All you need is a shallow steamer rack at the bottom of the wok to place your heat-proof plate or you can use a bamboo steamer, depending upon what you’re cooking. See more ideas for steaming in our post on How to Set Up Steamers.
Stainless steel woks are lighter than cast iron woks (although some of the tri-ply woks can be quite heavy) and don’t rust. After washing your wok, you don’t have to heat it up to dry it and apply a thin coat of oil like you would for a cast iron or carbon steel wok. Just wash it after each use and wipe it dry.
If the wok has a metal handle, it can also be used in the oven to keep food warm.
The Cuisinart Stainless steel wok is one brand we have tried. A glass top is included.
The downsides? You do have to be careful about scorching foods, since these woks transmit heat very quickly. These hot spots can also create blackening in your pan, which you’ll have to work to scrub off. Stainless steel woks also won’t have that seasoned non-stick surface, so food is prone to sticking to them.
Below is a picture of our Cuisinart stainless steel wok today. Notice that after use, there is some oil residue, as well as charred spots. This residue can be tough to scrub off. You can also scratch the pan if using a heavy duty scouring pad.
So if you have visions of keeping your stainless steel wok nice and shiny, it’s not gonna happen. This is probably one of the least used cooking vessels in our kitchen (we have many).
In short, stainless steel is not ideal for stir-frying, but if you have one, don’t throw it away! You can use it for steaming, stewing, and braising, especially when cooking acidic foods.
Later in this post, we have a picture of a much older stainless steel wok with a similar look. Perhaps some of the more pricey tri-ply stainless steel woks don’t stain, but I don’t have any experience with them. Please share in the comments if you own one!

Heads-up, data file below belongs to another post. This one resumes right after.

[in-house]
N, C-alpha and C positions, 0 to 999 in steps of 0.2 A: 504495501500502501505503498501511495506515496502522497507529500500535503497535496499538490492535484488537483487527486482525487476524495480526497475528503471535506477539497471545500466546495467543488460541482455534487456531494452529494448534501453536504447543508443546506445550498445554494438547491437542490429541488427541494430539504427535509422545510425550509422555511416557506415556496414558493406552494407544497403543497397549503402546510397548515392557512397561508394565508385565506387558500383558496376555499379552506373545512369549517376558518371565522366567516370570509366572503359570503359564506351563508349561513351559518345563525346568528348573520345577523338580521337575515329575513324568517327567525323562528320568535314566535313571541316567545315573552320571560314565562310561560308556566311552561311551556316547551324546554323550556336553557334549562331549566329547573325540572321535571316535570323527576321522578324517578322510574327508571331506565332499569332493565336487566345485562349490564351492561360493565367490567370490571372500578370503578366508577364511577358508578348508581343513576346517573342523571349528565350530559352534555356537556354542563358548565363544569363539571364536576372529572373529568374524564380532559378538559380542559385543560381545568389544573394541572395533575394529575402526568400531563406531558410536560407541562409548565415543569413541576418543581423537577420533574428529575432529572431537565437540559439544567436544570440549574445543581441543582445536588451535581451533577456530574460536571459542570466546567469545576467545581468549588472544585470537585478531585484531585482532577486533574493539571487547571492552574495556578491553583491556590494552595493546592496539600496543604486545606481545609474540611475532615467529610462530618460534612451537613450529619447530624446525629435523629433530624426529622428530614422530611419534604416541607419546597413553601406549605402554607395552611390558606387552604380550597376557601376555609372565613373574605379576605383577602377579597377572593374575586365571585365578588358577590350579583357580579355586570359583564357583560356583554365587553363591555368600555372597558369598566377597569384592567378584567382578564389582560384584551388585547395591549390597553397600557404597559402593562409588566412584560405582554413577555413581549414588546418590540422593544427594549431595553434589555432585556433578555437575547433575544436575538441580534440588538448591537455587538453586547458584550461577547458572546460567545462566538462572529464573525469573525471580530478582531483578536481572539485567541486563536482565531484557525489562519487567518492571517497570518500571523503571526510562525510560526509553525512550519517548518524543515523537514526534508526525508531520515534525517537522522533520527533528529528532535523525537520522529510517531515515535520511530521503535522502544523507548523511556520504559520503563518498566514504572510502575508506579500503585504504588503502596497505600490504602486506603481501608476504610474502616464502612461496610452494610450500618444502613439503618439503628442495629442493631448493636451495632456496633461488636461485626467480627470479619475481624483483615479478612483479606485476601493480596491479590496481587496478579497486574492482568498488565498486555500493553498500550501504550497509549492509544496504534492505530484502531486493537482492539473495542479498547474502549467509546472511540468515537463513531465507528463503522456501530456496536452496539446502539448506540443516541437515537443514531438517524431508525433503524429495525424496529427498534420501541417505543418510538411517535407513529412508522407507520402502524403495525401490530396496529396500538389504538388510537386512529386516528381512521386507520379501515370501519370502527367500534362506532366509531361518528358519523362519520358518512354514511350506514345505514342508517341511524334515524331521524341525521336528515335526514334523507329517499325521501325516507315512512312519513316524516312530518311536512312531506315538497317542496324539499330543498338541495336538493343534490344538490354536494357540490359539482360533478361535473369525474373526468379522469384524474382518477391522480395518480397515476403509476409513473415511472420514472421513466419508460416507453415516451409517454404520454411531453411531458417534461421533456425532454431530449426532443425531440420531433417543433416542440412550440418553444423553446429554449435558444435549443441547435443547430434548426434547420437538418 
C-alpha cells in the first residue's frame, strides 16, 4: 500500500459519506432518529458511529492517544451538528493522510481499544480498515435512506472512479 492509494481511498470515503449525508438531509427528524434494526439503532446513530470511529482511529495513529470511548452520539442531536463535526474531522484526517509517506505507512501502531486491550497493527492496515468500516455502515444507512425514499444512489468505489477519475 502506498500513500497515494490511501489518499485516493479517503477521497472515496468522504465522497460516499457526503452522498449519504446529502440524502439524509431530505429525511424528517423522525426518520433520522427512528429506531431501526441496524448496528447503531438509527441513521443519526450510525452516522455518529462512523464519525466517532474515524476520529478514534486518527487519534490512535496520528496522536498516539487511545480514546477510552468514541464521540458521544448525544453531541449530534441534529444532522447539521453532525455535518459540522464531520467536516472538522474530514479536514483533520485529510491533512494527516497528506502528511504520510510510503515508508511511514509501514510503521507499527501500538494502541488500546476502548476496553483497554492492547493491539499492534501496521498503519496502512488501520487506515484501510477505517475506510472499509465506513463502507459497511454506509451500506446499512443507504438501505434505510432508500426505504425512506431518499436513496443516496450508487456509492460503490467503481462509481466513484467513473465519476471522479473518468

If you decide to go this route, there are plenty of choices of stainless steel woks on Amazon.
Cast Iron Woks
Some of the oldest cookware is made from cast iron, and Chinese woks are no exception. Traditionally designed with two small metal handles, cast iron woks were used across China for years in every household.
My mother told us stories about using cast iron woks and gathering kindling to make a cooking fire. While this might be an okay choice today, back then I suspect it was pretty much the only option!
Cast iron is heavy and requires seasoning and extra care after every use. Another disadvantage is that these woks are generally on the thicker side and take longer to heat up. While they maintain heat relatively well, they can be cooled quickly with the addition of large volumes of liquid or vegetables. At that point, it will be a while before the wok heats back up—not great for stir-fries, which cook in a matter of minutes.
However, it’s easier to maintain than a lot of people think, and we generally love cast iron cookware! We have large and small American-made cast iron skillets, Dutch Ovens, grill pans, and a large reversible cast iron grill pan/griddle.
When it comes to caring for a cast iron wok, it must be seasoned first. Clean with soapy water and thoroughly rinse before your first use, and then coat the entire wok in vegetable oil before reheating it over a flame or in the oven.
If you’re concerned about the weight of this option, lighter cast iron woks are available to make cooking and care more manageable these days. We used light cast iron woks in China, also know as zhu tie (铸铁) or sometimes called “pig iron.”